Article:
When I started to do music people were always like, “She’s so macho, what?” Or, “She’s so aggressive.” Or, “Does she really have a dick?” And I was just like, “What the fuck is wrong with people?” People’s reactions started to make me realize more how closed-minded and how immature people are. So I was just like, “This is ridiculous.” That’s why the first album is more like, sexual exploration for a person, and then the second album was more like, “Fuck you! I don’t give a fuck! Fuck you! Shake your dicks!” I’ve got the beard, it’s just like, “Yeah, let’s confront this, father-fuckers.”
Do you feel like you’ve suffered as a result of being as openly sexual as you are?
What do you mean, “suffer?”
I mean, have people given you unnecessary shit for expressing yourself in that way?
Good, I’ll take it. And I’ll turn it around. Take this shit. That’s what art is about. Art is ultimately about the discussion and about humans relating to each other. It goes deeper than the art. It’s relations. Art is nothing if [it] doesn’t make you feel or think. Some people are just like, “Yes. Beauty.” But those people have some real shit going on, they just need that beauty for a minute. I don’t doubt the importance of beauty, but whatever your beauty is might not be the same beauty. Humor, to me, is such a big part of it, too.
And it’s interesting to incorporate that with sex. That’s not done very often.
I mean, sex is fucking ridiculous. What is it? With the stick-it-in-the-hole or whatever. It’s like, come on, it’s hilarious. But it’s also – and I’ve said this a lot in interviews – how we negate our own bodies. Every insult we give each other is a part of our body. You’re an asshole? We all have an asshole. “You’re a dick.” “You cunt.” It’s all like, “Fuck you!” It’s bodily functions. Shit face. Piss off. Those are just us. The worst insults come from our bodies. It’s weird. You knee. You earwax.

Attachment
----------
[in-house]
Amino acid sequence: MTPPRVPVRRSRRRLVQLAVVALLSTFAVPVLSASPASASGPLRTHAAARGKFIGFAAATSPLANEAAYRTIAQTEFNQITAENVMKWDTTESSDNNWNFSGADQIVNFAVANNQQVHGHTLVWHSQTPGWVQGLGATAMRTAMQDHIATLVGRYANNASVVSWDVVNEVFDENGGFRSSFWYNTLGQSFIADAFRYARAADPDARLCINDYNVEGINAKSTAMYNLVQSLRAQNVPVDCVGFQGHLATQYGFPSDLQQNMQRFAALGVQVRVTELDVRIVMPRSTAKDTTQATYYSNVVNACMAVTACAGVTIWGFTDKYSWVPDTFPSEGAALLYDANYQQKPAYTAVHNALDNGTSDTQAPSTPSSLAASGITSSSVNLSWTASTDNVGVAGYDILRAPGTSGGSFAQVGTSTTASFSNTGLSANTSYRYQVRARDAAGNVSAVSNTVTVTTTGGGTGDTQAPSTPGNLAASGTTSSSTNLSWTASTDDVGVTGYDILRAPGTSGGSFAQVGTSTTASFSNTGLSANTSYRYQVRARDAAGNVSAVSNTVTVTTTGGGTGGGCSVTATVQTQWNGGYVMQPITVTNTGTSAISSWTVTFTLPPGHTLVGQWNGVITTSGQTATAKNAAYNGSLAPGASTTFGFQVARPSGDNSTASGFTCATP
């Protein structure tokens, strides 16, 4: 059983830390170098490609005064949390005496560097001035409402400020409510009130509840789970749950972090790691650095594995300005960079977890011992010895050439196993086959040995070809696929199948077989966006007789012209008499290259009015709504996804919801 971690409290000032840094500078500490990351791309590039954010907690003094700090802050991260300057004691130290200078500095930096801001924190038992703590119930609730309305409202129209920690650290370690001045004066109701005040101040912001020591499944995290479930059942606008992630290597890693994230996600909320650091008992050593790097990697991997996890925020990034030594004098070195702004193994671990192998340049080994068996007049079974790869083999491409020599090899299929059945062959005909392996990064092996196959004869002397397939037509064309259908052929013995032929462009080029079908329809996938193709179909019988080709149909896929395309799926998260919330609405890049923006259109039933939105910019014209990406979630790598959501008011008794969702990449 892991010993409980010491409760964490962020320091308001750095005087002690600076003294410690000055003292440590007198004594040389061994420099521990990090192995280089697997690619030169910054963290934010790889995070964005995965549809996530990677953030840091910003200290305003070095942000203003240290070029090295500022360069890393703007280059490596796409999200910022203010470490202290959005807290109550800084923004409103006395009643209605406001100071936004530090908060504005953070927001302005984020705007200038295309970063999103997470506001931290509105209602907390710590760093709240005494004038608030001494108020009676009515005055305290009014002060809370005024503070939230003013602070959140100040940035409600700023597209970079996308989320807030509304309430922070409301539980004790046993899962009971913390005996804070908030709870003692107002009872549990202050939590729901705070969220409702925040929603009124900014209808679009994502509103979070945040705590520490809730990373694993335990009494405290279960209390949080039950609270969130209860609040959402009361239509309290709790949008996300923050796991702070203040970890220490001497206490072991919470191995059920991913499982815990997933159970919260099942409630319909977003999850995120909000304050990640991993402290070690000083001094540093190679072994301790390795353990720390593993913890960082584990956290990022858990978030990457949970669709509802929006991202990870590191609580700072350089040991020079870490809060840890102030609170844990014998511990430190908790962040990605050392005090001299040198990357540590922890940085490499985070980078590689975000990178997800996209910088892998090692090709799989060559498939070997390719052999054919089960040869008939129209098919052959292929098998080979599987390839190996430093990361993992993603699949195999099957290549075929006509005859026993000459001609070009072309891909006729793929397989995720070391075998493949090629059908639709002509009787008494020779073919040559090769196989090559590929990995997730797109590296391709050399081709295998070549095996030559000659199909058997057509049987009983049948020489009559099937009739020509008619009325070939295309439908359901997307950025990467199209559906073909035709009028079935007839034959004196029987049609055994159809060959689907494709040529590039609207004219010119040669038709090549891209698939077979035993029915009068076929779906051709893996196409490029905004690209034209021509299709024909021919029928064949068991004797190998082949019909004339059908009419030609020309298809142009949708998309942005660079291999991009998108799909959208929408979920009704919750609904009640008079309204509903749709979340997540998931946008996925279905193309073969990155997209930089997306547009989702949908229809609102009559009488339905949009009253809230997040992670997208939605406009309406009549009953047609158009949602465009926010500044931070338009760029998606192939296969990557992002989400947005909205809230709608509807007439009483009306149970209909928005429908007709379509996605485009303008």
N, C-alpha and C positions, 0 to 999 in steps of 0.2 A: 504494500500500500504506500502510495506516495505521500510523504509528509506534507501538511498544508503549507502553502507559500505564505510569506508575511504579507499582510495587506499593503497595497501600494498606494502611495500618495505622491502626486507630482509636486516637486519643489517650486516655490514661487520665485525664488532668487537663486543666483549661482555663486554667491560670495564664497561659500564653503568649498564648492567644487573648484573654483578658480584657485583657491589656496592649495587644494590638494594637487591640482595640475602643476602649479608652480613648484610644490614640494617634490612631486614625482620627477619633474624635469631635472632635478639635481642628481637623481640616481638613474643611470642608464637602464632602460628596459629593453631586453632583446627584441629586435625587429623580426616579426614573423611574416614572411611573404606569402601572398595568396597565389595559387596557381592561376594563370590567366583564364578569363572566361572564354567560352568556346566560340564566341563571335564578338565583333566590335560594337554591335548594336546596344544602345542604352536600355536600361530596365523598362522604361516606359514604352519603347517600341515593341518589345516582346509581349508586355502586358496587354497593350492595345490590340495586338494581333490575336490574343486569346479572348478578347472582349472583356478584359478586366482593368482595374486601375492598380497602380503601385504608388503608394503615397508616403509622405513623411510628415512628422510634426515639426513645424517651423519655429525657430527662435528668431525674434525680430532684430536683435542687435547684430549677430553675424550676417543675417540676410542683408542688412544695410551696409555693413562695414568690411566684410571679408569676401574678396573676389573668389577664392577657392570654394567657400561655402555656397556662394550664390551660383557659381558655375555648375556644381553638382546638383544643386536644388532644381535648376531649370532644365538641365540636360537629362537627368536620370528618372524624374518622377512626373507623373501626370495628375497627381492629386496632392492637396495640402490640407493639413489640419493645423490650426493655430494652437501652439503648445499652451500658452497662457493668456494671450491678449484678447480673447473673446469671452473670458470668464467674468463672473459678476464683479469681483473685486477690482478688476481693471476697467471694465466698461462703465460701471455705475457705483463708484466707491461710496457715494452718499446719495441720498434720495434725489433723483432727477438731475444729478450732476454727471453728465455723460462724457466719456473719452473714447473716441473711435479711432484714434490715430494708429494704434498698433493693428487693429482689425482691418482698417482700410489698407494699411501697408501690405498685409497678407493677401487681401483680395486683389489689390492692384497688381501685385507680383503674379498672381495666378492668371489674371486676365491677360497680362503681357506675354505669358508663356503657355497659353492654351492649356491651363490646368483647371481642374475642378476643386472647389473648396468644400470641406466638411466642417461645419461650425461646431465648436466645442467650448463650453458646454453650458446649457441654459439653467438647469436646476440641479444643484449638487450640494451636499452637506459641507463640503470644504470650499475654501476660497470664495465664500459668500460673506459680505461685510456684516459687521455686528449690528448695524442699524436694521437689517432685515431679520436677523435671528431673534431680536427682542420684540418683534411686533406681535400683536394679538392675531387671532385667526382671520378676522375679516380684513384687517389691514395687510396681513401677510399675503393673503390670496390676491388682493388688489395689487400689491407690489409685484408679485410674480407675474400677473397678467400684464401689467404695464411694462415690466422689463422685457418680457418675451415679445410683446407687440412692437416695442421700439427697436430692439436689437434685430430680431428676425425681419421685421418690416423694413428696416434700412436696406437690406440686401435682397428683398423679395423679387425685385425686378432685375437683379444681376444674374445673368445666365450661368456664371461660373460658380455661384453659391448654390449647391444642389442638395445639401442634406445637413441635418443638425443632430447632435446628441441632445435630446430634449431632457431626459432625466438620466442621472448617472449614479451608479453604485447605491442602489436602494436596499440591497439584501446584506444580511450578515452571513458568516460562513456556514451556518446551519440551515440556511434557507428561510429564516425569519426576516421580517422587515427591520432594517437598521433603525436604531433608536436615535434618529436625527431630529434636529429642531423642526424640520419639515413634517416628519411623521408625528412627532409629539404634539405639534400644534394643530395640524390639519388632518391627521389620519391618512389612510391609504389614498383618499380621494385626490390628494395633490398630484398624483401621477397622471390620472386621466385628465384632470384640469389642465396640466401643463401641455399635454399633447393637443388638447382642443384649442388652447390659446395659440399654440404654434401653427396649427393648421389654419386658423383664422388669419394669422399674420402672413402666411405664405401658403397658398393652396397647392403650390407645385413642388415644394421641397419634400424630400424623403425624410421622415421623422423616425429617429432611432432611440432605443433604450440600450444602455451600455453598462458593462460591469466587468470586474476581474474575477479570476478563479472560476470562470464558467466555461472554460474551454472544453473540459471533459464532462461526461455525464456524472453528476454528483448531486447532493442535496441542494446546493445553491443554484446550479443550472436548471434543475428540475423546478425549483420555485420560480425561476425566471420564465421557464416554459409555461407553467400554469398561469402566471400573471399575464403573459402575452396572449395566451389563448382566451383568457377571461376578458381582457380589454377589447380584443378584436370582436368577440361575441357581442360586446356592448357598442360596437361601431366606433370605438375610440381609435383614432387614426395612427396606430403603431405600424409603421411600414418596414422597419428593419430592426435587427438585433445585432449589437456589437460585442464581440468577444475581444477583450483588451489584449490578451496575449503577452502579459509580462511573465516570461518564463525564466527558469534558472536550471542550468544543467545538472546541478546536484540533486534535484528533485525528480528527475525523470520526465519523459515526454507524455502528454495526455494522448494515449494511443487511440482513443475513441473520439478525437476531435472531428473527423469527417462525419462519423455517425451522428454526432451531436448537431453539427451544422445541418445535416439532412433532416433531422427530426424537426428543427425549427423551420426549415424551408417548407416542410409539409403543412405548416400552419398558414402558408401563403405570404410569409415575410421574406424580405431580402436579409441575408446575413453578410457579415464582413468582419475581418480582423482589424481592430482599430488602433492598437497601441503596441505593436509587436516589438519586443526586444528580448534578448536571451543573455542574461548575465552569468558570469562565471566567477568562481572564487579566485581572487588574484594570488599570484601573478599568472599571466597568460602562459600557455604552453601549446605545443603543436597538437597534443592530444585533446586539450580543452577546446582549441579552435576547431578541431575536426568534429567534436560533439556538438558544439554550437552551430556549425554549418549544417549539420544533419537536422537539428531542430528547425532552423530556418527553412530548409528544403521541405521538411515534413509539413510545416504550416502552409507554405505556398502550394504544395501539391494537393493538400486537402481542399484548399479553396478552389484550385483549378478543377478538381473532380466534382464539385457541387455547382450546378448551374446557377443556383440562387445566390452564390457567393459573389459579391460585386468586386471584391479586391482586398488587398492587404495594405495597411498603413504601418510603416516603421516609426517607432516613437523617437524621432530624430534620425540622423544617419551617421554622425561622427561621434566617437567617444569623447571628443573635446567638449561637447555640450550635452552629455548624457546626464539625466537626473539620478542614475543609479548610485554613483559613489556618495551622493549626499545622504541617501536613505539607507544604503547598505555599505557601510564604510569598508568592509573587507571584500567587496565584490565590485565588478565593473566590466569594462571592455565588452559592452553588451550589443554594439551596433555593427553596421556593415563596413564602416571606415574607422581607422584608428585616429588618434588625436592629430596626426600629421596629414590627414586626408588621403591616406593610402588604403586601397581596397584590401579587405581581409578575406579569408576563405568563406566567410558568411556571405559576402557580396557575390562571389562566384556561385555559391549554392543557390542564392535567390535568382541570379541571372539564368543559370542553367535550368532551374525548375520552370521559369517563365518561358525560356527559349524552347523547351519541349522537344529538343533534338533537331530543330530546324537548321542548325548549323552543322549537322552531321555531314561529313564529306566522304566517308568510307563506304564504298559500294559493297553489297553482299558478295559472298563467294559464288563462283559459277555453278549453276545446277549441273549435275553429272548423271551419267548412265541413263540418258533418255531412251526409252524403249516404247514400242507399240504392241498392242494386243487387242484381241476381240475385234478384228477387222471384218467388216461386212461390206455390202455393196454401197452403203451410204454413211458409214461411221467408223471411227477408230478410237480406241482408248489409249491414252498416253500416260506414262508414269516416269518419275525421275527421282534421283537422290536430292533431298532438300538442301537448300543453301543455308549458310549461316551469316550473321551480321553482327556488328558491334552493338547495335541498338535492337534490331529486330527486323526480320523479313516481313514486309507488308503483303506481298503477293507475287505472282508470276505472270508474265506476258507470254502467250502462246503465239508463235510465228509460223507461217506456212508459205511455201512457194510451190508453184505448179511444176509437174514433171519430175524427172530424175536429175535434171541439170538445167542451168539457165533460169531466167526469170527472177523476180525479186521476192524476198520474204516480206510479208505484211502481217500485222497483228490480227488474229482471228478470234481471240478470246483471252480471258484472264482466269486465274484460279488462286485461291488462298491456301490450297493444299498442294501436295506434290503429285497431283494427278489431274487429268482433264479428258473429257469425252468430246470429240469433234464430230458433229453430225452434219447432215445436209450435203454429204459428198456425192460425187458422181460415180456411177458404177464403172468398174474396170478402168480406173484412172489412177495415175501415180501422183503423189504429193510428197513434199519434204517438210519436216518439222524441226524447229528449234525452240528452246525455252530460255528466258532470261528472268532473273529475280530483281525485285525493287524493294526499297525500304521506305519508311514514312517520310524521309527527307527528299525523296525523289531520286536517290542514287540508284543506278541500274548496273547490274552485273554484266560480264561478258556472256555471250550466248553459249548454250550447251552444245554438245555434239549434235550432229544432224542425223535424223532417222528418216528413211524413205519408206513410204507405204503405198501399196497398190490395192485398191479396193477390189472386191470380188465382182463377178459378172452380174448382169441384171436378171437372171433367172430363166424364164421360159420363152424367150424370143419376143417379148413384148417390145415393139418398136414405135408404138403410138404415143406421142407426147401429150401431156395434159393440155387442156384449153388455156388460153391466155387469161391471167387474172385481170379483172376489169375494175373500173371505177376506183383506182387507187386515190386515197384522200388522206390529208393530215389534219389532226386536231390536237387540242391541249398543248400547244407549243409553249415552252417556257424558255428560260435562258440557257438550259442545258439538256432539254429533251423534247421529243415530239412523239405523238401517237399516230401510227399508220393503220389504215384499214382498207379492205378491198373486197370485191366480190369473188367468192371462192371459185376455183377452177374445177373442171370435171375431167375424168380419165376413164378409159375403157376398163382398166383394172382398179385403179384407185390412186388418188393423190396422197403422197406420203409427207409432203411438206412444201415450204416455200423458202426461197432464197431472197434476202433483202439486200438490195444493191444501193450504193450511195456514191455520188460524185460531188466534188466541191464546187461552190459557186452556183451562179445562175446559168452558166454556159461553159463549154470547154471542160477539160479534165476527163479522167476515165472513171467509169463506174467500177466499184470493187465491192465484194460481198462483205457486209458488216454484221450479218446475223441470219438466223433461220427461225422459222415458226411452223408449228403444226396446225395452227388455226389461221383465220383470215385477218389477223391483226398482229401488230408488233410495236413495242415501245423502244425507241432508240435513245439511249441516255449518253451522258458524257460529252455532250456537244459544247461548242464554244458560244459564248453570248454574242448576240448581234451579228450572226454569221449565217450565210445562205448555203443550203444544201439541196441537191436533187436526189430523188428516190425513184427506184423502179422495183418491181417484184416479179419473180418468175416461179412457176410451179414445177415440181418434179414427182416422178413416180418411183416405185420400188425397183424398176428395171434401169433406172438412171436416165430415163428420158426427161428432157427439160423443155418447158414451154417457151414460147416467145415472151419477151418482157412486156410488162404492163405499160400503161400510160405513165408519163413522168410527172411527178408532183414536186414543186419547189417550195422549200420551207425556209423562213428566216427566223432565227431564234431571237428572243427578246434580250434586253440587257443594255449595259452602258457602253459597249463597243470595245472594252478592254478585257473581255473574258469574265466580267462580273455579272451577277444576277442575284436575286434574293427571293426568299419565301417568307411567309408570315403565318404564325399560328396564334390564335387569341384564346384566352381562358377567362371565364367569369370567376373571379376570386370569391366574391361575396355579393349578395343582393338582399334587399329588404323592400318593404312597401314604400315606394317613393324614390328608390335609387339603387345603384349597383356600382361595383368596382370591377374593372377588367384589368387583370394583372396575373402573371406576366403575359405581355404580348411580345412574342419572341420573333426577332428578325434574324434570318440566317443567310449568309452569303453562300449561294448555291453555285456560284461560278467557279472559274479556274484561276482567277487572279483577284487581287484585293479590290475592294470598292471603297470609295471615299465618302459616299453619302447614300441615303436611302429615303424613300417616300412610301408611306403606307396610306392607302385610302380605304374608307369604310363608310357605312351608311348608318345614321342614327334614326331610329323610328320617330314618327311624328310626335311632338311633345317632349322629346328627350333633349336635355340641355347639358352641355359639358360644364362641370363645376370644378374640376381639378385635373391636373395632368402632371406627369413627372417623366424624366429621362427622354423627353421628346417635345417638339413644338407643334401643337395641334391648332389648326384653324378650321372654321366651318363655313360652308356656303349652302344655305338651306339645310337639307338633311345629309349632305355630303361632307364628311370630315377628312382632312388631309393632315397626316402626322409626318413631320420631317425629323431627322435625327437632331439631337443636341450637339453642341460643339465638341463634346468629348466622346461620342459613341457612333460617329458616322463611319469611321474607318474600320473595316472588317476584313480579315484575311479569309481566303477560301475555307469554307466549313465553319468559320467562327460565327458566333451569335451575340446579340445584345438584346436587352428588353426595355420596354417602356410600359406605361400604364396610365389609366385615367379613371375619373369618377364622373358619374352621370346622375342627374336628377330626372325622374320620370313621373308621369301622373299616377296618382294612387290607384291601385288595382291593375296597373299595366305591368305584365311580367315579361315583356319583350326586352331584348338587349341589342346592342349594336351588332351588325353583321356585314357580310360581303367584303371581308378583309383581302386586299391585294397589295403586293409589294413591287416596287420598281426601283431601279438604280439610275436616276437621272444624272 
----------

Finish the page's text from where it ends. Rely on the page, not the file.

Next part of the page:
It’s weird what people consider politeness, what people consider socially appropriate.
Yeah. I was on a radio show yesterday, and they were so afraid that I would say something scary. Because it’s a syndicated radio show. They were so afraid. So everything I said they were second-guessing. I was telling a joke about the pirate: “Arr, it’s drivin’ me nuts!” He’s got a steering wheel down his pants, “Arr, it’s drivin’ me nuts!” And so we can’t say “nuts”.
But part of your point is to say things people aren’t saying. So if they were saying it…
What would be next? If this was all out in the open, what could we really deal with?
...what would you do?
Maybe I… I don’t know. Go fishing. Learn how to gut fish, finally.